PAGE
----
Endogeneity of Risk Perceptions in Averting Behavior Models
Patrick Lloyd-Smith (),
Wiktor Adamowicz () and
Diane Dupont ()
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Craig Schram: University of Alberta
Environmental & Resource Economics, 2018, vol. 69, issue 2, No 1, 217-246
Abstract This paper examines the relationship between averting expenditures / choices and perceived health risks. Models in the literature often employ risk perceptions as explanatory variables without addressing the potential endogeneity of the perceived risk. We examine the implications of ignoring endogeneity in this context, using an application to both drinking water choices and expenditures and perceived health risks. Our data are from an Internet-based cross-Canada survey that employs a novel interactive risk ladder to elicit mortality risk perceptions relating to water. We employ two fundamentally different methods to assess the impact of risk perceptions on behavior: an analysis of expenditures on alternate water sources and a model of proportional choice of water sources. Results suggest the presence of averting behavior with respect to perceived mortality risks and that the estimated effect of water risks is greater than 3 times higher when using approaches that correct for endogeneity compared to models that do not.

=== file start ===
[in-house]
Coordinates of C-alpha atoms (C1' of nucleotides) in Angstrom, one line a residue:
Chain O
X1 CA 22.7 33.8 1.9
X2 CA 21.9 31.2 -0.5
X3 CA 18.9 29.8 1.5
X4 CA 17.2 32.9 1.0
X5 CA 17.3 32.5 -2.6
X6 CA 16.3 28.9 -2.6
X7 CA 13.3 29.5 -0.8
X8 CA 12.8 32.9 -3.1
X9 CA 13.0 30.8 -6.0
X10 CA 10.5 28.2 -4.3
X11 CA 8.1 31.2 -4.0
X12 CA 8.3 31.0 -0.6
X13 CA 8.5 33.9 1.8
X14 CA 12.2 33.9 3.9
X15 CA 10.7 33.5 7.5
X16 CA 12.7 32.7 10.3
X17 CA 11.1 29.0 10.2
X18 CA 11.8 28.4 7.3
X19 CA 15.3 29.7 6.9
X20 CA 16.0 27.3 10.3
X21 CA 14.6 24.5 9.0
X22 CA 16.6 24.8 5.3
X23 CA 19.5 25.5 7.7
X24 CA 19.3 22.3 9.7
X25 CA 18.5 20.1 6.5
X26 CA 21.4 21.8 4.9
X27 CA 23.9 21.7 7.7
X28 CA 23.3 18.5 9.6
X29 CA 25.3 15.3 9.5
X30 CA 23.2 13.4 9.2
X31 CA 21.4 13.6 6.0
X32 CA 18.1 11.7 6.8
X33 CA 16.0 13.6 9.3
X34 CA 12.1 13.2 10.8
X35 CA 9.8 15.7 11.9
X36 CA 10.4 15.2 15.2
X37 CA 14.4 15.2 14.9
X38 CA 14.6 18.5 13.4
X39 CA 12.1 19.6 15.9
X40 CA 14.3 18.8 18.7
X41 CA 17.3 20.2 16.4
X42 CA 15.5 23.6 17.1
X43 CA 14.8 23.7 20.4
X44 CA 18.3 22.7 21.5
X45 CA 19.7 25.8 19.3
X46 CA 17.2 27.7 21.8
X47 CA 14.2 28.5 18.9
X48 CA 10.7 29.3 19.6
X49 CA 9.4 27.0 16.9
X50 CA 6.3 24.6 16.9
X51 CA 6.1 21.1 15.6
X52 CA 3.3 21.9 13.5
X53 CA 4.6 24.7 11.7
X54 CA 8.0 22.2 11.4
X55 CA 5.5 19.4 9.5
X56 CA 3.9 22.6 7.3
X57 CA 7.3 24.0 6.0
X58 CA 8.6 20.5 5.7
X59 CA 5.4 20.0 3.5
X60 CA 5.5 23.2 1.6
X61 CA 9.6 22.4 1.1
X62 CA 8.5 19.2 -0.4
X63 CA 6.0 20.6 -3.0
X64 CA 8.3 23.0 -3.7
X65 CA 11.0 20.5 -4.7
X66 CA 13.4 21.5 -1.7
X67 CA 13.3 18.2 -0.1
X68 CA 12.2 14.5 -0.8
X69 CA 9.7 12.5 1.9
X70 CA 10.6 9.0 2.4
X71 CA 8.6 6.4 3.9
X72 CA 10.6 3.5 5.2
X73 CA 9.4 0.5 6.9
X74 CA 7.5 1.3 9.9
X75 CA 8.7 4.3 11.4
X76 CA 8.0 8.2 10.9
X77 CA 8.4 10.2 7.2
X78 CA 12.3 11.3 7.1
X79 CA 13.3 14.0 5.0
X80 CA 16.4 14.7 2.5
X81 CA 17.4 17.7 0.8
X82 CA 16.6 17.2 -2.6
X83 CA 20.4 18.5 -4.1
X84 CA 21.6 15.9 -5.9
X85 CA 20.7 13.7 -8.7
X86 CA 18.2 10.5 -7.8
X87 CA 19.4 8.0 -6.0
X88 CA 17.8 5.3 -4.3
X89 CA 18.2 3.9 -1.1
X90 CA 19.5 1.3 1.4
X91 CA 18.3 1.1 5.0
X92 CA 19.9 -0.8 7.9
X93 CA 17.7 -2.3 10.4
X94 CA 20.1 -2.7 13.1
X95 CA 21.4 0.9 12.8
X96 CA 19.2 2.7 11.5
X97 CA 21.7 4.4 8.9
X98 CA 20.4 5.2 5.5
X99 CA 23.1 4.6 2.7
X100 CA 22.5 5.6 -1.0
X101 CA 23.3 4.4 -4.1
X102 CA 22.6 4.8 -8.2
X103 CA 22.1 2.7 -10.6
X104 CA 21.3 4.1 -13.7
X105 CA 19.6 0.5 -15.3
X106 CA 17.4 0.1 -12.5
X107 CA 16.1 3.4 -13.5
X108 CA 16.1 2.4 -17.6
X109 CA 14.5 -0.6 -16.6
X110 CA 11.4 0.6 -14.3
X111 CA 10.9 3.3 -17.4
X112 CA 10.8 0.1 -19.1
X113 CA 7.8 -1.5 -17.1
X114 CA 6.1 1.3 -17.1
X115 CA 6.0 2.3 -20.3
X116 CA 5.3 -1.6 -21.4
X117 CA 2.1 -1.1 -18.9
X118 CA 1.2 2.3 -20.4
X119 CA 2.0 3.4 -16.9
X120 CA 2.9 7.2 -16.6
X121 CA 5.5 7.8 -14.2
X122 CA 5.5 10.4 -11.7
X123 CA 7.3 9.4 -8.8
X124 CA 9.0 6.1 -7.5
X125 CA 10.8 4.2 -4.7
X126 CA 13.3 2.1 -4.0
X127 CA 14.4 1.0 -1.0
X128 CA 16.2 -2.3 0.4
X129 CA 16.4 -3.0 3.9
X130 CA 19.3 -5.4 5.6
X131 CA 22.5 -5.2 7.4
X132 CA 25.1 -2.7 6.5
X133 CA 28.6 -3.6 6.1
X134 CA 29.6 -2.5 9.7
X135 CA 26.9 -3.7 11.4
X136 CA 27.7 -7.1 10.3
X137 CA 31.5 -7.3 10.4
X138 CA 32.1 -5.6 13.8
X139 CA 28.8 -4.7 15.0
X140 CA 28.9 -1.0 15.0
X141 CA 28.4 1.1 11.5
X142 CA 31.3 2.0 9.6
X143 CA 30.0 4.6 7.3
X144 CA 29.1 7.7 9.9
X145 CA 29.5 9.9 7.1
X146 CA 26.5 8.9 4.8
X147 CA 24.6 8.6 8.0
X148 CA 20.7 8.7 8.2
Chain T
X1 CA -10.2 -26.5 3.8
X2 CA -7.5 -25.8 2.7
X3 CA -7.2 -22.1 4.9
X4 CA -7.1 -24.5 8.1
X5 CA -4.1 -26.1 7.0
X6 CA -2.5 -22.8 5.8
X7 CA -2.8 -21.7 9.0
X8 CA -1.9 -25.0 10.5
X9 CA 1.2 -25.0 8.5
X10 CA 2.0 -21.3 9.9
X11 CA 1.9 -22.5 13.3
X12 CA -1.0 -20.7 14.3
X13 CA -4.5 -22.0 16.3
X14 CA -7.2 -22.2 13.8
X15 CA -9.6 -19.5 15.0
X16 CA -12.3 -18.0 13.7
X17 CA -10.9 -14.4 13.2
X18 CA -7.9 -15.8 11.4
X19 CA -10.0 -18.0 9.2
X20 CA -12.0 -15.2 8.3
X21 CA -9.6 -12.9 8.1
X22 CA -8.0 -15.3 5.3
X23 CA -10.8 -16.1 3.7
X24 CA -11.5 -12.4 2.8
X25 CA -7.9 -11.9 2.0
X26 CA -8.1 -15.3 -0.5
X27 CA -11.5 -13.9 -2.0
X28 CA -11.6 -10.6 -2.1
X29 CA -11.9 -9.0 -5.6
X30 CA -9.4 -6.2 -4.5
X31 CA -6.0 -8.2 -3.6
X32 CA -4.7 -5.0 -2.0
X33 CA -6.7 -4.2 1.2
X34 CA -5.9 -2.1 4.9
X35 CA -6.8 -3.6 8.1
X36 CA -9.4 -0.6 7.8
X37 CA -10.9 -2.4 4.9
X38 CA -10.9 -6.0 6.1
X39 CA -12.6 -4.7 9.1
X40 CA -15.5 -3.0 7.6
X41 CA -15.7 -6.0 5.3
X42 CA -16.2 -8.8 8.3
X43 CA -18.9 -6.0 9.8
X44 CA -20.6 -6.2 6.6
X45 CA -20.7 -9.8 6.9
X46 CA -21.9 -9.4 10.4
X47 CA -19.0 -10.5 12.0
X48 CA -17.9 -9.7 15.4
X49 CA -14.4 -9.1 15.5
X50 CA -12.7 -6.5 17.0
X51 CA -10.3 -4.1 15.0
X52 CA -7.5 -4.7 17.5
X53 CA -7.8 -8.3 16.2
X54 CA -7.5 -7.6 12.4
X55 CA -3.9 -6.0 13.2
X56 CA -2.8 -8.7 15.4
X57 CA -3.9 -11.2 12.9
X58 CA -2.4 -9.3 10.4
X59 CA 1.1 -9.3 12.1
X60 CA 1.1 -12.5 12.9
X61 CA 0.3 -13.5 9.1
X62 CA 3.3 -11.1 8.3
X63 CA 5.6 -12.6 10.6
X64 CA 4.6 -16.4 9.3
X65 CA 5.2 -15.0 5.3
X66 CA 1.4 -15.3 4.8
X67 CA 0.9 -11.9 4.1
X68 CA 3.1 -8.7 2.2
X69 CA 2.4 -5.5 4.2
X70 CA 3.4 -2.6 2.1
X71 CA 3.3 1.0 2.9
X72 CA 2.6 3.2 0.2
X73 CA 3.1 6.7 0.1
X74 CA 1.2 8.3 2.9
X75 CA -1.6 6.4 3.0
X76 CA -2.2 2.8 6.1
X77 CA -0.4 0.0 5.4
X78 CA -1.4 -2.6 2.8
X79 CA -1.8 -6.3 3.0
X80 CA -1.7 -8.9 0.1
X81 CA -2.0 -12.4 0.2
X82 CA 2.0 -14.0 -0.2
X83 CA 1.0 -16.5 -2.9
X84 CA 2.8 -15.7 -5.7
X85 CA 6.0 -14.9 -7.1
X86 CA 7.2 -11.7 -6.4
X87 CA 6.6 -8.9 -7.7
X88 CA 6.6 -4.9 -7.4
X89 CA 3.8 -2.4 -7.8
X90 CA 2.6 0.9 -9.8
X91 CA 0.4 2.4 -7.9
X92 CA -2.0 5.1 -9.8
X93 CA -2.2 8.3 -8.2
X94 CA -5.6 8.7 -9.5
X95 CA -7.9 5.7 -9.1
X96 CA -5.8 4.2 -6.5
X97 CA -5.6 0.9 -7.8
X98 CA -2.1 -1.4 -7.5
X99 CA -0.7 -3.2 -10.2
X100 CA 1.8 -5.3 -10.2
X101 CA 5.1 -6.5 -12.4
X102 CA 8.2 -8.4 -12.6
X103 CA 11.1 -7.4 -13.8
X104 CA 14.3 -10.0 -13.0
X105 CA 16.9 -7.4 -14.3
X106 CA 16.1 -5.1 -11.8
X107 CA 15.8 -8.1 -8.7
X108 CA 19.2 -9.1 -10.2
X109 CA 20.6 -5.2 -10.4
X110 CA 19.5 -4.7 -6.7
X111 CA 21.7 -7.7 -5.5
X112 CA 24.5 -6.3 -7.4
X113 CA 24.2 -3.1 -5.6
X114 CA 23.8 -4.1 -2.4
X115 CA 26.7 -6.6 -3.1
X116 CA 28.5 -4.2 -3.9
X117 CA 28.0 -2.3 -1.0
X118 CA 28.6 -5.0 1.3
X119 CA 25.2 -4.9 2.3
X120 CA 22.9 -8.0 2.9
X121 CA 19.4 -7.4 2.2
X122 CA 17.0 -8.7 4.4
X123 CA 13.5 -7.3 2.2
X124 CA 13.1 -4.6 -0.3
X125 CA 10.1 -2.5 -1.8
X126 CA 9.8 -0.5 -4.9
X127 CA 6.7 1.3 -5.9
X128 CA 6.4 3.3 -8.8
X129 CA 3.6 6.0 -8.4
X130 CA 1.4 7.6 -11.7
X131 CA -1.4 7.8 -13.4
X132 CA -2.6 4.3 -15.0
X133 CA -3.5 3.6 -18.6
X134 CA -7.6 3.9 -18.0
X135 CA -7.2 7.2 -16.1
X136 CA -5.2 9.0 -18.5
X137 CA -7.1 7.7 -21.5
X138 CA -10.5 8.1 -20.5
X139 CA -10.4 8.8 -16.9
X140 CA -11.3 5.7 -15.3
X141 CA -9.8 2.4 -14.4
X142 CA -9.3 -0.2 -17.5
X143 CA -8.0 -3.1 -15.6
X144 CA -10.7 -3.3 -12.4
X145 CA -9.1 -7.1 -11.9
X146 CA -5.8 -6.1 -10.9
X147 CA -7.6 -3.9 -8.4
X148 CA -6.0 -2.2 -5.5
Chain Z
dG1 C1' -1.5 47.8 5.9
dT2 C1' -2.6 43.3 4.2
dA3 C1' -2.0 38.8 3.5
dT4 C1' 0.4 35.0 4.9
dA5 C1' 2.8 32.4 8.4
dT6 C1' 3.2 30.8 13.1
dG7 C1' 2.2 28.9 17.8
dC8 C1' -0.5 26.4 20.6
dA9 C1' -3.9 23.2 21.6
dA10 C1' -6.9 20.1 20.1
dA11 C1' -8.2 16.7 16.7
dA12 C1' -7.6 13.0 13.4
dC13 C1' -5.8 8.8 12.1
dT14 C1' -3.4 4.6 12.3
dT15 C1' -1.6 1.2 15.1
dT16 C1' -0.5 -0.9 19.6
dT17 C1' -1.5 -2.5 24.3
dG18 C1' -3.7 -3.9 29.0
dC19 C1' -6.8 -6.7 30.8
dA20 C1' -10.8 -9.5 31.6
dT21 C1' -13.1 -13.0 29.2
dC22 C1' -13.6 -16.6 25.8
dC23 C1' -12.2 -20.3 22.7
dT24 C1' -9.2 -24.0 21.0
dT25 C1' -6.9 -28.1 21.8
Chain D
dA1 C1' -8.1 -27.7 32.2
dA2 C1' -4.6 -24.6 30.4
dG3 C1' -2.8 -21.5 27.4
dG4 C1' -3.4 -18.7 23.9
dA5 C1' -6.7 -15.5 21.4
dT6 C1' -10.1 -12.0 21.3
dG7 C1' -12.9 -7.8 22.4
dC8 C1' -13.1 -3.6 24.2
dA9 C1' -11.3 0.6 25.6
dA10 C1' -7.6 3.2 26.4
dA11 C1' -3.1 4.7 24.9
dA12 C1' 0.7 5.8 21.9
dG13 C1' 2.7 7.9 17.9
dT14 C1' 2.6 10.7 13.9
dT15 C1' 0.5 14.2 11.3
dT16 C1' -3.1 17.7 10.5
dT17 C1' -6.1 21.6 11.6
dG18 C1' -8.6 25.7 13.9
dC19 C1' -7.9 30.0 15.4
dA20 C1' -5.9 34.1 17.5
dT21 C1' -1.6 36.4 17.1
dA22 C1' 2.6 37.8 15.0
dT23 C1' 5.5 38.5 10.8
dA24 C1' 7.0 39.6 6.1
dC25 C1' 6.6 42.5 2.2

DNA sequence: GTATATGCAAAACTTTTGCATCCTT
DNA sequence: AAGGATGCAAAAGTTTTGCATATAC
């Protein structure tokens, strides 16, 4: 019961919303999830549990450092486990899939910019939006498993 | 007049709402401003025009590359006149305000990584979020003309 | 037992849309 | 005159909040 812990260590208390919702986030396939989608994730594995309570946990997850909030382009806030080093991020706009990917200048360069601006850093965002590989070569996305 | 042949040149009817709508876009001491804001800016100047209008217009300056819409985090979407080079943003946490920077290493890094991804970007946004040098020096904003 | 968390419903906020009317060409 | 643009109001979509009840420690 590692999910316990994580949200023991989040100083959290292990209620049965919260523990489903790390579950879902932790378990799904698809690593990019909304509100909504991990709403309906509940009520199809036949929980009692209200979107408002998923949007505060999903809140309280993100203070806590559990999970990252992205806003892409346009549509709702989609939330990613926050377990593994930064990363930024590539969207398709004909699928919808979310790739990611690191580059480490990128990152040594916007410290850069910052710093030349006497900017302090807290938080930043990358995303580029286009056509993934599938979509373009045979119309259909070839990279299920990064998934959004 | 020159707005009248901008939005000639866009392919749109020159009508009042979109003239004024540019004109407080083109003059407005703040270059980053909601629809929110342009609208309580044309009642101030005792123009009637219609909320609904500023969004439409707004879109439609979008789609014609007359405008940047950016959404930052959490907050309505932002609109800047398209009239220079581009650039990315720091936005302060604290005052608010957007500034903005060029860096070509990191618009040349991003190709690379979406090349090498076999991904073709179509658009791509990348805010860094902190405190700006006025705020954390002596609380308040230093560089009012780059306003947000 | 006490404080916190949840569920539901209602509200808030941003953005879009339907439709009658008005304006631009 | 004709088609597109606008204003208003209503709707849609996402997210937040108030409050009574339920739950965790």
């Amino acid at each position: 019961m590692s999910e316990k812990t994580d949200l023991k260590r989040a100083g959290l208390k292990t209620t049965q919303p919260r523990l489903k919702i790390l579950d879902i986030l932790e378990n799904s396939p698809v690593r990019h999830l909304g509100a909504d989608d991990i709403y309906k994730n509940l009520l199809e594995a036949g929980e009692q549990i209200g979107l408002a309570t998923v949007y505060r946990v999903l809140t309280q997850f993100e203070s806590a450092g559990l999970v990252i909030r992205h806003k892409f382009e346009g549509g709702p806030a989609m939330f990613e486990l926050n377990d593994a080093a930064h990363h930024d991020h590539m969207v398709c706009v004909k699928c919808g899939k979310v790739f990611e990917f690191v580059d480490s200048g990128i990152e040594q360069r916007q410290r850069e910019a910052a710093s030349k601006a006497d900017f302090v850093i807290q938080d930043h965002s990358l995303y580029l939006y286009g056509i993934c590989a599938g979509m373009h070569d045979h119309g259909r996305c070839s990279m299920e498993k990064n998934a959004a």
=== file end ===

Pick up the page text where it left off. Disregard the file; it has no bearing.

Keywords: Averting behavior; Risk perceptions; Water quality; Human health; Latent class models; Expenditure model; Endogeneity (search for similar items in EconPapers)
JEL-codes: Q51 Q53 I12 (search for similar items in EconPapers)
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